“Each soil has its own history”, wrote Charles Kellogg in his book The Soils that Support Us (1956). Indeed, there are several processes happening in the background that are responsible for the dynamic nature of the soils that support our forests and agriculture. These processes can give rise to variations in the soils that are evident in as little as a kilometre in the same geographic area, as examined by a team of scientists from the Indian Institute of Science, Bangalore. The variation in the soil, also known as soil heterogeneity, plays an important role in forest ecology. The spatial differences in the soil may ensure that the same substrate can be differentially utilized by multiple species, thus enabling co-existence of diverse plants and maintenance of the community structure.
Prof. Raman Sukumar and his team at the Centre for Ecological Sciences studied the impact of lithology (characteristics of rock), topography (surface features of land), vegetation and fire, on the spatial variation of soil in the Mudumalai Wildlife Sanctuary. Located in Tamil Nadu, this region is a seasonally dry tropical forest. This type of forest is found extensively all over the world and makes up about 42% of all tropical ecosystems. Unfortunately, these forests are threatened everywhere because they tend to occur in regions that are suitable for human use. Dry forests are particularly common in India because of the highly seasonal climate of the subcontinent.
Of the four factors considered in the study, lithology was found to be the most important factor influencing soil variability as well as topography of the region. Vegetation and forest fire were found to have little role in the same. Contrary to the general observation that lower elevation soils are richer in nutrients, in the present study, higher elevation soils had greater stocks of several plant nutrients, moisture, organic matter andclay compared to lower elevation soils.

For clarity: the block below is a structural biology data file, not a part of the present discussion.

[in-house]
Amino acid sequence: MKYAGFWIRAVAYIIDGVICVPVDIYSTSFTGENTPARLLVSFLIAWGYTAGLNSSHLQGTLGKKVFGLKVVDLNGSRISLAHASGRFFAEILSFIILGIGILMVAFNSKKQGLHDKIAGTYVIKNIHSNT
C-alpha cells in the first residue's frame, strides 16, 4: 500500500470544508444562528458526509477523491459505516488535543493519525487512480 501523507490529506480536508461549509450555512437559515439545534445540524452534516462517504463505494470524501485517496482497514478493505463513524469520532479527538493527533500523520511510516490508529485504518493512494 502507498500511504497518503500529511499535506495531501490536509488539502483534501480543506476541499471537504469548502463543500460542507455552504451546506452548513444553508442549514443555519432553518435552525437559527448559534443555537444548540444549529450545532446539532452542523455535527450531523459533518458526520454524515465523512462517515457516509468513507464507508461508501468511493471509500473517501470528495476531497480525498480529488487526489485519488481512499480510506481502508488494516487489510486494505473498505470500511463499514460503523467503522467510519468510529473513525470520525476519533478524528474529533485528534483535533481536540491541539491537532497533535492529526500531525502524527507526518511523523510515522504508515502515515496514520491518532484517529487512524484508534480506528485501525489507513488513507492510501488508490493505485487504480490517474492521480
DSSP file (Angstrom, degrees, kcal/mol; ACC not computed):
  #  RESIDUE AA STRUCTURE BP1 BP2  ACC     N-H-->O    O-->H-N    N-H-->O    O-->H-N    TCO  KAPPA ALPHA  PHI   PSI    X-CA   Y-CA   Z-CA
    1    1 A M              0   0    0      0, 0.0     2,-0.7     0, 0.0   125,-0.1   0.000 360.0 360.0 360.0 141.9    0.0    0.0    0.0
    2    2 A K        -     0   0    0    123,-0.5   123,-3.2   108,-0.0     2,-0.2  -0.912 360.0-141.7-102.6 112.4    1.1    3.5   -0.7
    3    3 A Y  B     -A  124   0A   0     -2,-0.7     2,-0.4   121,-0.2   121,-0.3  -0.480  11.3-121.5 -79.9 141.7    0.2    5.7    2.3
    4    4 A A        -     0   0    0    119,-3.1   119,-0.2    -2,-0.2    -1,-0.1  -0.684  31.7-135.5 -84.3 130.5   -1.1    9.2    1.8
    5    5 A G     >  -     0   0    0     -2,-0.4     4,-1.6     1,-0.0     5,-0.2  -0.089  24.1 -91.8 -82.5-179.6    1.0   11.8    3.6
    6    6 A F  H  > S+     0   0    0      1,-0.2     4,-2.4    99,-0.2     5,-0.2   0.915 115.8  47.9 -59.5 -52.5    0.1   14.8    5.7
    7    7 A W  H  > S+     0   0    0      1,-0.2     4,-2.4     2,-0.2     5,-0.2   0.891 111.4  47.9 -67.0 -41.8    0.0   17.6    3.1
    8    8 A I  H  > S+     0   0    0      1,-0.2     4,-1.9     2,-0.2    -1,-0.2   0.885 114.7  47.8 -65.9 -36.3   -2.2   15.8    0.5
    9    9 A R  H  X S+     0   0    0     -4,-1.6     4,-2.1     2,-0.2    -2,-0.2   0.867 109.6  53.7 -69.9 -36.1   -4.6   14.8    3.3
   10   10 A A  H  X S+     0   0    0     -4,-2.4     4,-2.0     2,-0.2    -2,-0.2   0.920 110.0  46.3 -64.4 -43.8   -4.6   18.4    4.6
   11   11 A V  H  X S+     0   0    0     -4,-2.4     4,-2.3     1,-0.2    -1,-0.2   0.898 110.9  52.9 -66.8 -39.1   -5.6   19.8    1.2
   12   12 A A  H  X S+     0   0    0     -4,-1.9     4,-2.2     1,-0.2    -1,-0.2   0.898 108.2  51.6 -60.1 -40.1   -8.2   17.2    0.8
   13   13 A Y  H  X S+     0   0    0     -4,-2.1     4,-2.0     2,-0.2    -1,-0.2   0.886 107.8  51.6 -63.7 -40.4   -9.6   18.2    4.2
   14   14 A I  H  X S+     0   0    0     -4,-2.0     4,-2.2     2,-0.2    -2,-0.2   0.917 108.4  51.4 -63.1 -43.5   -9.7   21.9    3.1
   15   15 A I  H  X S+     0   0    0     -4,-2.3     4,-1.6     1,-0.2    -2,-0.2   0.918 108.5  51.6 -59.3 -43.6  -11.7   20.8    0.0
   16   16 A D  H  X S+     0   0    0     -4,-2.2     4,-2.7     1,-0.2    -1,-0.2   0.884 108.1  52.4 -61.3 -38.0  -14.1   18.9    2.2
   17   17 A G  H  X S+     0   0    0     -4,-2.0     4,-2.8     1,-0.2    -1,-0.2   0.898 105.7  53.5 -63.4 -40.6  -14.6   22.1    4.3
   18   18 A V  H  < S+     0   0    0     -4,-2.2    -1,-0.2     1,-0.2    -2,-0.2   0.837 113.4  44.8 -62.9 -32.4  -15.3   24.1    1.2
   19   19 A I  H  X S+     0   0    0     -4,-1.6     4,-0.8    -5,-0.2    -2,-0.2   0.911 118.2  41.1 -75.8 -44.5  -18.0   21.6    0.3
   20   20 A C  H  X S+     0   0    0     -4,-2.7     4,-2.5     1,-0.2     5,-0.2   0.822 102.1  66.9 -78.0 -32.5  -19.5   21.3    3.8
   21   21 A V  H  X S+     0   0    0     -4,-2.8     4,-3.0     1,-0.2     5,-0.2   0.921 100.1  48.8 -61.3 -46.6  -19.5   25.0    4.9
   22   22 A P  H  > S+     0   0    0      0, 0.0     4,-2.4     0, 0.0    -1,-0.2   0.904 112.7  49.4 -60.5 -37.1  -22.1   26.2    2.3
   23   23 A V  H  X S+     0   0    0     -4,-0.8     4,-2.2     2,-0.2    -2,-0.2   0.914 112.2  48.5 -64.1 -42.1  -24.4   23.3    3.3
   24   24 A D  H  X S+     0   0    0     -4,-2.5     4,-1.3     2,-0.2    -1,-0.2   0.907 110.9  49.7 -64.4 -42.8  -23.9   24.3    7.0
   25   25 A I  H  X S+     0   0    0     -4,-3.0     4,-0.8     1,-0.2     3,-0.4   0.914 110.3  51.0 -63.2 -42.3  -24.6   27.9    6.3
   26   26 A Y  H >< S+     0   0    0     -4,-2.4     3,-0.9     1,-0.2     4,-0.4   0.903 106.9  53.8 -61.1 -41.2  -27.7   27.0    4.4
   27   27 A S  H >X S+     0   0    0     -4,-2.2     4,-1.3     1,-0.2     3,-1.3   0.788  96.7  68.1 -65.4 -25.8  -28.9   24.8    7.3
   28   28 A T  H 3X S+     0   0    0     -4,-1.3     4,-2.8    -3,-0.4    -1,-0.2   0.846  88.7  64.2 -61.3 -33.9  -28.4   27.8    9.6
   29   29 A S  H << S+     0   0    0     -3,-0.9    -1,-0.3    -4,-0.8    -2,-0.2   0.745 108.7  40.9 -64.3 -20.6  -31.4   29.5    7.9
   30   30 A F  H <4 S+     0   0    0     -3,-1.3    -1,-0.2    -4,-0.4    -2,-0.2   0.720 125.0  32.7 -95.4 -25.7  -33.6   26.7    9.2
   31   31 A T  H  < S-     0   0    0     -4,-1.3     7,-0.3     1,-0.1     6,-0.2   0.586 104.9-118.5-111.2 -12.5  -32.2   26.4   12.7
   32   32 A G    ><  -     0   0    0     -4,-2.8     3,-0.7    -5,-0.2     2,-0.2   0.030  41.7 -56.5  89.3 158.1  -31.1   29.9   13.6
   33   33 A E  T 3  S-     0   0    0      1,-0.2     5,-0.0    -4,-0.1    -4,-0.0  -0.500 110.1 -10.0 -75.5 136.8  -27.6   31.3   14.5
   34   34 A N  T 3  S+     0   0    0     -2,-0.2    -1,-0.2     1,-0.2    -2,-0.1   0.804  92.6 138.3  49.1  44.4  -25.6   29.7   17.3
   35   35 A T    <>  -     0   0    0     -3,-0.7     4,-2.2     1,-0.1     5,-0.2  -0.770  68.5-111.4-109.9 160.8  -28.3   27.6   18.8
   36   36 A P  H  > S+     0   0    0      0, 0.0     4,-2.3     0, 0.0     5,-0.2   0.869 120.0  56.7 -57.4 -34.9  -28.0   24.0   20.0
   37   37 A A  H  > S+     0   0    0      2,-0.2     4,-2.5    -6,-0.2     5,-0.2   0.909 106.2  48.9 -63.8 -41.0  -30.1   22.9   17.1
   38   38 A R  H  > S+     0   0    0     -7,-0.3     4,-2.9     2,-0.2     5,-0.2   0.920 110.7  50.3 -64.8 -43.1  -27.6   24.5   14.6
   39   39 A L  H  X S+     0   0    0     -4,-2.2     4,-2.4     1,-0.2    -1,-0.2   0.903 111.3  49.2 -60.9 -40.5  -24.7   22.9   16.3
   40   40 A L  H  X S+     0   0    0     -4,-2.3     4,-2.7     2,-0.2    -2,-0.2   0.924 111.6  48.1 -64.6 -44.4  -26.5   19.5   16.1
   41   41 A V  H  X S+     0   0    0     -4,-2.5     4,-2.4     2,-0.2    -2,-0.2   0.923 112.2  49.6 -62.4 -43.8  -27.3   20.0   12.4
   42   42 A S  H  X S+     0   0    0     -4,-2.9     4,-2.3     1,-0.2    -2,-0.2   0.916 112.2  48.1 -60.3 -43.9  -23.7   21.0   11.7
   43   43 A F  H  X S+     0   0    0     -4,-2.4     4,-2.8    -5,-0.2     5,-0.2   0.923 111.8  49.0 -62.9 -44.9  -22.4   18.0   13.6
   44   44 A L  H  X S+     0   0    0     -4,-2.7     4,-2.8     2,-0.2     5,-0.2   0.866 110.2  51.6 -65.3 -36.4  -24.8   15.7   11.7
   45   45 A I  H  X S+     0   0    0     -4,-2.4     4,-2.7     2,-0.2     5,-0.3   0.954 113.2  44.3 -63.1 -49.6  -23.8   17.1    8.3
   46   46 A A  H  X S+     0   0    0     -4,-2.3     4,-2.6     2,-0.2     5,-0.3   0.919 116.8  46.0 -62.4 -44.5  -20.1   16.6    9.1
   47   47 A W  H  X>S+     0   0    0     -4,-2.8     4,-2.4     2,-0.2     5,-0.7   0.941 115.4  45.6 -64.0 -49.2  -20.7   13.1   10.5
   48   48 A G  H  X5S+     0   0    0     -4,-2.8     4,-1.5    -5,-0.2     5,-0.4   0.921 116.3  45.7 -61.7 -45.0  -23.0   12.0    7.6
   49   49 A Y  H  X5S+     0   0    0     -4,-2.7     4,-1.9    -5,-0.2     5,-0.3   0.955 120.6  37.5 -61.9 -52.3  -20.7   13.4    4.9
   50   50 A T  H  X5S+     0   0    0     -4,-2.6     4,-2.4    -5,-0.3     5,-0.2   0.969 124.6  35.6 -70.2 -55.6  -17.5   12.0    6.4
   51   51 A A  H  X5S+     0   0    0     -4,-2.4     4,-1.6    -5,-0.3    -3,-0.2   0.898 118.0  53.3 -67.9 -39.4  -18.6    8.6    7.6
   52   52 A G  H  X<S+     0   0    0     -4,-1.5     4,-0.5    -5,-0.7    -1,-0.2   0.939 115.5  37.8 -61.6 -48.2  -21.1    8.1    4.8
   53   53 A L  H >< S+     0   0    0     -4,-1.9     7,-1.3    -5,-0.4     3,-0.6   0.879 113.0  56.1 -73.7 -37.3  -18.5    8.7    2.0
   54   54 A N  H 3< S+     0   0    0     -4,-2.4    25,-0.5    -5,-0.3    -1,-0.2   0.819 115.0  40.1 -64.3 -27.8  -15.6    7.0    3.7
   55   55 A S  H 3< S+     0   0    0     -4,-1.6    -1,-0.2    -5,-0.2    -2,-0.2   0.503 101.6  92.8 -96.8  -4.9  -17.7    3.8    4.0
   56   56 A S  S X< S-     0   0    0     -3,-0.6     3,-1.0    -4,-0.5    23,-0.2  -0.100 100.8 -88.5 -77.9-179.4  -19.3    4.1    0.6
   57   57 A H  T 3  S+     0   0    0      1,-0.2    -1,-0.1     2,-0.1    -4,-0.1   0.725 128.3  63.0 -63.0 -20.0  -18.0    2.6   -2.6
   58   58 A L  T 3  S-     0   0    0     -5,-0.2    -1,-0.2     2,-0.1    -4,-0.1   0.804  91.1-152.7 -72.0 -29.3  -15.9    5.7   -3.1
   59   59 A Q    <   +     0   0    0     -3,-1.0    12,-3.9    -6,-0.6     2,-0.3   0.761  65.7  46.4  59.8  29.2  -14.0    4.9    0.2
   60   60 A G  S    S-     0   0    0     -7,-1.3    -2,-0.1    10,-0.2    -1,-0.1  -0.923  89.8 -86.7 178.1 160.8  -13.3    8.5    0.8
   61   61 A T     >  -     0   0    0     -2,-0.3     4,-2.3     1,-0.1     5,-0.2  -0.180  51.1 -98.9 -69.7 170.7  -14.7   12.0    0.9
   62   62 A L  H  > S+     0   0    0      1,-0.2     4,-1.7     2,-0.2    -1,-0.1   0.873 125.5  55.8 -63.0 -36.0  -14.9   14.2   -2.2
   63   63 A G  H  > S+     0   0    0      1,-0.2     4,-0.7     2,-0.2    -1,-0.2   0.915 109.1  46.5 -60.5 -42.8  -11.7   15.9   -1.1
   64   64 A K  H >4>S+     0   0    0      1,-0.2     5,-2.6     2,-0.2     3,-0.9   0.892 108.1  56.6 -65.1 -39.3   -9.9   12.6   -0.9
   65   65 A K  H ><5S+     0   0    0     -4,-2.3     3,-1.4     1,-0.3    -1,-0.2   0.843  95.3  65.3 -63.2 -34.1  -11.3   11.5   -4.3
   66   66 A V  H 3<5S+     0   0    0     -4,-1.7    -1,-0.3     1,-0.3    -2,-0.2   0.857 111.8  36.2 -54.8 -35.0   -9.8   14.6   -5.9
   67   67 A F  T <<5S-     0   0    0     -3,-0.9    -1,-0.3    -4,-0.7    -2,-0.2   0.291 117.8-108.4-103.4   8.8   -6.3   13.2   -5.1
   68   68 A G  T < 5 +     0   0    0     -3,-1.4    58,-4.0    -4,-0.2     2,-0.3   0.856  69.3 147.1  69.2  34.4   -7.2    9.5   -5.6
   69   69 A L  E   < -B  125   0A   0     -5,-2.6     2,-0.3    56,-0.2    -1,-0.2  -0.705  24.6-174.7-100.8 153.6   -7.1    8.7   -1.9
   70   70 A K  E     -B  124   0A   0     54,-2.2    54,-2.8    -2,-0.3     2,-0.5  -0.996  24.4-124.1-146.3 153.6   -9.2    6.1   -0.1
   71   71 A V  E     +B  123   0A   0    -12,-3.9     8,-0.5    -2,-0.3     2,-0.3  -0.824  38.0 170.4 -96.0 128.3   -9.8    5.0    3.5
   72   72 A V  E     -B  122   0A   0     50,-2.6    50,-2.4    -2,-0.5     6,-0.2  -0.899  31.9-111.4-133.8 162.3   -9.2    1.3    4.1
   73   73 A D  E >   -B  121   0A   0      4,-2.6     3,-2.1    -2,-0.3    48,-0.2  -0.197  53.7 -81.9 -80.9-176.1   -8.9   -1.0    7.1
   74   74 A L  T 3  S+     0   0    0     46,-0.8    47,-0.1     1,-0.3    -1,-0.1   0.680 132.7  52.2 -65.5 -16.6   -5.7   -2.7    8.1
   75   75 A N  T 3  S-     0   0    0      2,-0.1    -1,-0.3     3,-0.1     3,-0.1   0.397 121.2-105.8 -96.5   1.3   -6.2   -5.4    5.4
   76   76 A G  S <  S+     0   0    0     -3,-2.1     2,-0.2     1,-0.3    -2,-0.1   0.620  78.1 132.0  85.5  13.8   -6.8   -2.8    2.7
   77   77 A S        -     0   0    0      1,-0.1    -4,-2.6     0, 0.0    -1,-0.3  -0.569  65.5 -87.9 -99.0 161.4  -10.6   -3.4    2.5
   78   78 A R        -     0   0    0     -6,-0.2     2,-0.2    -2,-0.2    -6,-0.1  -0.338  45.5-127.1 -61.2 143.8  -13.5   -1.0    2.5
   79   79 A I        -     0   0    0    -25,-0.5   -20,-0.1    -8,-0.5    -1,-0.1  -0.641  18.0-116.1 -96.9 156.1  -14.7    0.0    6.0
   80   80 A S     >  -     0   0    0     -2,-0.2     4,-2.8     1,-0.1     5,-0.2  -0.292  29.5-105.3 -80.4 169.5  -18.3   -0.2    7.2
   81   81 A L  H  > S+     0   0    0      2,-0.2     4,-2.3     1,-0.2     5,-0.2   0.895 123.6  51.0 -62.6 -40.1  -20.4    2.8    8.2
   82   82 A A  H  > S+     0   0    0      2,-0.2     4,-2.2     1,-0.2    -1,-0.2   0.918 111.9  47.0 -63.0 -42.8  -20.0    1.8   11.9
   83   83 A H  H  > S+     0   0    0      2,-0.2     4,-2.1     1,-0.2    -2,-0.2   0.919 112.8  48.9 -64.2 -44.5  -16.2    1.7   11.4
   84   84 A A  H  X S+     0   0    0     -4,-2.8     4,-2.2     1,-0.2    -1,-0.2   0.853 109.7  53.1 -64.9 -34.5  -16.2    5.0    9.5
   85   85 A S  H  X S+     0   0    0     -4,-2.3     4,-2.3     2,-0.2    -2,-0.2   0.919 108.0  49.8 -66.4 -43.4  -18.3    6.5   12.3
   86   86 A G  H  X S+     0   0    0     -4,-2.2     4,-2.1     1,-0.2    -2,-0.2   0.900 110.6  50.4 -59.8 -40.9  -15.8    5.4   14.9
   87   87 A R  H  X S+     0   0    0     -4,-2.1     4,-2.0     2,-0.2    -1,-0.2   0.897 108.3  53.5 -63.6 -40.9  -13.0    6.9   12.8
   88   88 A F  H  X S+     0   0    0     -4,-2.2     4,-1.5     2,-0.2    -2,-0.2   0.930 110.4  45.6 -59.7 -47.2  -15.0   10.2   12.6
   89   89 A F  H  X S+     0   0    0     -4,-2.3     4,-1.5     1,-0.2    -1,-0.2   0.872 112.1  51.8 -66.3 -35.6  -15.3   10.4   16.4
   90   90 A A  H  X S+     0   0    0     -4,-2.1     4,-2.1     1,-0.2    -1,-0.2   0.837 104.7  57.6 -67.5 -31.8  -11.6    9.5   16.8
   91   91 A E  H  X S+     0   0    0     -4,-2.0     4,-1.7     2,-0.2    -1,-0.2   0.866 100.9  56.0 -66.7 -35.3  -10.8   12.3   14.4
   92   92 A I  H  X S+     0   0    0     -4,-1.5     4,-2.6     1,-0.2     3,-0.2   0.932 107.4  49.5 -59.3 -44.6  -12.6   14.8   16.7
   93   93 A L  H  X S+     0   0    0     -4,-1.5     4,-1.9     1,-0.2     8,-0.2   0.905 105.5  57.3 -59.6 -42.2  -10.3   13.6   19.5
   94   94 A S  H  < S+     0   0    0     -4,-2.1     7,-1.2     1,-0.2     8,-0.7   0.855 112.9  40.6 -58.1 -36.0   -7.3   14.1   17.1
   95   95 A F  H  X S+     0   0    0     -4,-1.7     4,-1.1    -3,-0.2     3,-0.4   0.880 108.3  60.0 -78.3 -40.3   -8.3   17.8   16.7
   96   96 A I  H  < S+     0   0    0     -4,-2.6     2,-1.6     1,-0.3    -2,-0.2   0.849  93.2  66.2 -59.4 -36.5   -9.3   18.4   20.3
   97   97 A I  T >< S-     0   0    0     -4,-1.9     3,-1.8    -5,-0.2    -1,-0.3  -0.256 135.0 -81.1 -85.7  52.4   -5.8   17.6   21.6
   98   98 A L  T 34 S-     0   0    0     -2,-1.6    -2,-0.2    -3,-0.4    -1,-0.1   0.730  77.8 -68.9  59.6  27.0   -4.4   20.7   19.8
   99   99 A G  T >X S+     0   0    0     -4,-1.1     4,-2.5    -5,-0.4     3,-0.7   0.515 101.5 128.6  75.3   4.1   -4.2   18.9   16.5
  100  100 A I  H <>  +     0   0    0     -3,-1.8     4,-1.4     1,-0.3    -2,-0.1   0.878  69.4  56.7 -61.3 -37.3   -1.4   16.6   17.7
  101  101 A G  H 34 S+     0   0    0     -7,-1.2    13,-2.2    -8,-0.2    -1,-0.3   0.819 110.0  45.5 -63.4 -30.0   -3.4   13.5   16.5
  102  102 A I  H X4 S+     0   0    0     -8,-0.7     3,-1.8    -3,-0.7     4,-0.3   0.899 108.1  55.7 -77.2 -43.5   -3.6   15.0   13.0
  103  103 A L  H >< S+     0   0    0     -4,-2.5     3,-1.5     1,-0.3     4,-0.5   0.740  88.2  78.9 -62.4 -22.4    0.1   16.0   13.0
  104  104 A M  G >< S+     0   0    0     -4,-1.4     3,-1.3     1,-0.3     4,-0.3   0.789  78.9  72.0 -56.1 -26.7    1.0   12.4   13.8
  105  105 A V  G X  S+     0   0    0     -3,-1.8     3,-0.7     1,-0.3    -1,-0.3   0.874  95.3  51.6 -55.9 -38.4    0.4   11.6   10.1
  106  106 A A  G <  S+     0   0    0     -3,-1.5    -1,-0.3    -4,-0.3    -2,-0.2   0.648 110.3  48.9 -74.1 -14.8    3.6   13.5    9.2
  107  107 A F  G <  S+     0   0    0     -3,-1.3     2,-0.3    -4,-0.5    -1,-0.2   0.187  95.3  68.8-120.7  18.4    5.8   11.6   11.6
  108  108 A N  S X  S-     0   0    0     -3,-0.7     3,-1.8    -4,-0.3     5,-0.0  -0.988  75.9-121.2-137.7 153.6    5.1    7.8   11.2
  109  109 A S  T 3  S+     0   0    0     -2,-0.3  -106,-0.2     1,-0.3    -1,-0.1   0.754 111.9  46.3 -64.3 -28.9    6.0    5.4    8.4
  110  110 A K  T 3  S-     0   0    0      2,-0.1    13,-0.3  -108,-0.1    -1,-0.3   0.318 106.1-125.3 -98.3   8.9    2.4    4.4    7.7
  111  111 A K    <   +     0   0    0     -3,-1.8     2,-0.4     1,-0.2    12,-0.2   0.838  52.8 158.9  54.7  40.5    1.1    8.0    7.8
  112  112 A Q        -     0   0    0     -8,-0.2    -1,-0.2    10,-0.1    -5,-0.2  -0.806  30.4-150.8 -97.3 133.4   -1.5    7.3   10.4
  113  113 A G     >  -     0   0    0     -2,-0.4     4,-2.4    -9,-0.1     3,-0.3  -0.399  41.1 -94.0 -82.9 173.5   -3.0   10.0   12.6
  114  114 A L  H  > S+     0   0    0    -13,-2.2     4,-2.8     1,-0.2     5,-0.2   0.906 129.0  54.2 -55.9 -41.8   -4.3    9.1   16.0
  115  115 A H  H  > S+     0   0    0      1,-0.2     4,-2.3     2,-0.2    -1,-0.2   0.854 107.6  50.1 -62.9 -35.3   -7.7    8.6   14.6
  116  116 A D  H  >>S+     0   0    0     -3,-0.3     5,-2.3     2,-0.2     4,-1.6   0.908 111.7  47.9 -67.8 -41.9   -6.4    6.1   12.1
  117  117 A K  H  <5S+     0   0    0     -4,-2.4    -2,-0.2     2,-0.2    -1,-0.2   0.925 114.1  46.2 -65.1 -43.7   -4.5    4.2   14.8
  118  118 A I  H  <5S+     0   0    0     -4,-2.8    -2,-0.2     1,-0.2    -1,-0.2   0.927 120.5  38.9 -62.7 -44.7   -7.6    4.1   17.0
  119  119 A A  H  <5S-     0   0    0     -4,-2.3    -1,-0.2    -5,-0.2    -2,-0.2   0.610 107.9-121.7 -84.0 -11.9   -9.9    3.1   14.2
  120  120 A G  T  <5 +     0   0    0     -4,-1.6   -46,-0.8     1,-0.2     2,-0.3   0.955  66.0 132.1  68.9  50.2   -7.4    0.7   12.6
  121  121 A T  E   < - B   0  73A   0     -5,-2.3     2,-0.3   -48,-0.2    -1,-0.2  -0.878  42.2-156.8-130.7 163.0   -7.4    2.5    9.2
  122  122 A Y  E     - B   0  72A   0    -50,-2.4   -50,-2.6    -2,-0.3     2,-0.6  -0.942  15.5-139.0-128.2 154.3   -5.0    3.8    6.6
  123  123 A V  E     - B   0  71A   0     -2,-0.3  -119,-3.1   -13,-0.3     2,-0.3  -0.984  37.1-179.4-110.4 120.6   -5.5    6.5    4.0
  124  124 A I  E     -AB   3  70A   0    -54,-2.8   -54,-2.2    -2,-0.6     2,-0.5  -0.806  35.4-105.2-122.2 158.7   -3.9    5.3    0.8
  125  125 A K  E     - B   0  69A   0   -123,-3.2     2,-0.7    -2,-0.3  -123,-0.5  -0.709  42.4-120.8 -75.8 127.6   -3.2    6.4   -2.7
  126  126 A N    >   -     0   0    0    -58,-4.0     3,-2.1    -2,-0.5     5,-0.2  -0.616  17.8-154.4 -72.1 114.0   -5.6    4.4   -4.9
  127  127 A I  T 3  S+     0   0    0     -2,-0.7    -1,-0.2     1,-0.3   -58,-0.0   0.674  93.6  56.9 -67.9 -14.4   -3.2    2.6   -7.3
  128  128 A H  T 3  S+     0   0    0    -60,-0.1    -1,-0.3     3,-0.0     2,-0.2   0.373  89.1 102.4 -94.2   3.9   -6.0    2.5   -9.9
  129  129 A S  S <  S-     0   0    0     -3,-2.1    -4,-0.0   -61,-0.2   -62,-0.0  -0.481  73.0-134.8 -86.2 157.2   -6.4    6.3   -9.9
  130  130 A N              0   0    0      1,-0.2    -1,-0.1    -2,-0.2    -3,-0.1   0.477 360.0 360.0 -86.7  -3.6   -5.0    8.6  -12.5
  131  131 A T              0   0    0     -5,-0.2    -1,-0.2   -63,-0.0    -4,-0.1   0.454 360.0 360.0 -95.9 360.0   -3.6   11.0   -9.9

The findings suggest that it is mainly the chemical composition of the parent rock that determines the soil nutrient availability in the region. “Due to intense erosion events during the Cenozoic era, the primary-mineral richweathered rocks were brought closer to the surface, imparting the same characteristic to the soils formed over them”, explains Dr. Jean Riotte. And in a seasonally dry tropical forest, there isn’t enough rainfall to deplete these nutrients from the soils. Additionally, since different rocks have different weathering rates, the rocks that were most resistant to weathering were left unchanged in the landscape. This phenomenon highlights the importance of local scale lithology in shaping the topographic variation of the region.
The positive correlation of elevation with soil nutrient content as derived from this study can be an important tool to determine soil quality in future restoration projects. “If the same pattern holds good in future studies, topography could be used as a proxy for these soil parameters, which are otherwise labour-intensive and expensive to quantify on a large scale”, says Sandeep Pulla on behalf of the research team. Knowledge of soil variability may be useful when designing restored ecosystems like the choice of tree species and locations to plant them.
About the authors:
Prof. Raman Sukumar is a professor at CES working on wildlife ecology, forest ecology, climate change and conservation biology
Sandeep Pulla is a PhD candidate in Dr. Sukumar’s lab and is presently working on tree communities in Mudumalai
Dr. Jean Riotte is a scientist at the Indo-French Cell for Water Sciences, IISc, Bangalore and Géosciences Environnement Toulouse (IRD-Université Paul Sabatier-CNRS), Toulouse, France
Dr. H.S. Suresh and H. S. Dattaraja are forest botanists at CES working in and around Mudumalai for nearly three decades
About the publication:The paper was published titled: “Controls of Soil Spatial Variability in a Dry Tropical Forest” in PLoS ONE in April, 2016.